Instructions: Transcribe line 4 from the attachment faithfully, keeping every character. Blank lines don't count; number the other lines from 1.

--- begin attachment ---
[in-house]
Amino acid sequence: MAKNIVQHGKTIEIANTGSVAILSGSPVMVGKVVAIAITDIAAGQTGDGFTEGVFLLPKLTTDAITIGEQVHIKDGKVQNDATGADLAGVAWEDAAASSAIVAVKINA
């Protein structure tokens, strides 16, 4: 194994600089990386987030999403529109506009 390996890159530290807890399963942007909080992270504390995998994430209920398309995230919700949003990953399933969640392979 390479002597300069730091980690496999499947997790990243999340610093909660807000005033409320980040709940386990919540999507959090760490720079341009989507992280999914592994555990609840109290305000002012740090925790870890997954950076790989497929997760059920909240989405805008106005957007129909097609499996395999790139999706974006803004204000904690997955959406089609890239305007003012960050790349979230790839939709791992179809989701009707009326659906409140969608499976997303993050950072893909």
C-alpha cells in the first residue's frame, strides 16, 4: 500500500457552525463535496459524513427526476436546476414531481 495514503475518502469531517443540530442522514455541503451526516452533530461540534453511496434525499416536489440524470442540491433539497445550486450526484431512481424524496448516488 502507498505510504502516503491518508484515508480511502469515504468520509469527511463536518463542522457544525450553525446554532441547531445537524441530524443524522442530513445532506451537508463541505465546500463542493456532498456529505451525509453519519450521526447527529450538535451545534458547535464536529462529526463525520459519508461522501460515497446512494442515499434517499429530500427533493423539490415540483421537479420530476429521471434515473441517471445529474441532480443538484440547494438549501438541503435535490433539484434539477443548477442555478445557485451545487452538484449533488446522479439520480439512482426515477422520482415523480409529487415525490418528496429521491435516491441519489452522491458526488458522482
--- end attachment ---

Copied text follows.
C-alpha cells in the first residue's frame, strides 16, 4: 500500500457552525463535496459524513427526476436546476414531481 495514503475518502469531517443540530442522514455541503451526516452533530461540534453511496434525499416536489440524470442540491433539497445550486450526484431512481424524496448516488 502507498505510504502516503491518508484515508480511502469515504468520509469527511463536518463542522457544525450553525446554532441547531445537524441530524443524522442530513445532506451537508463541505465546500463542493456532498456529505451525509453519519450521526447527529450538535451545534458547535464536529462529526463525520459519508461522501460515497446512494442515499434517499429530500427533493423539490415540483421537479420530476429521471434515473441517471445529474441532480443538484440547494438549501438541503435535490433539484434539477443548477442555478445557485451545487452538484449533488446522479439520480439512482426515477422520482415523480409529487415525490418528496429521491435516491441519489452522491458526488458522482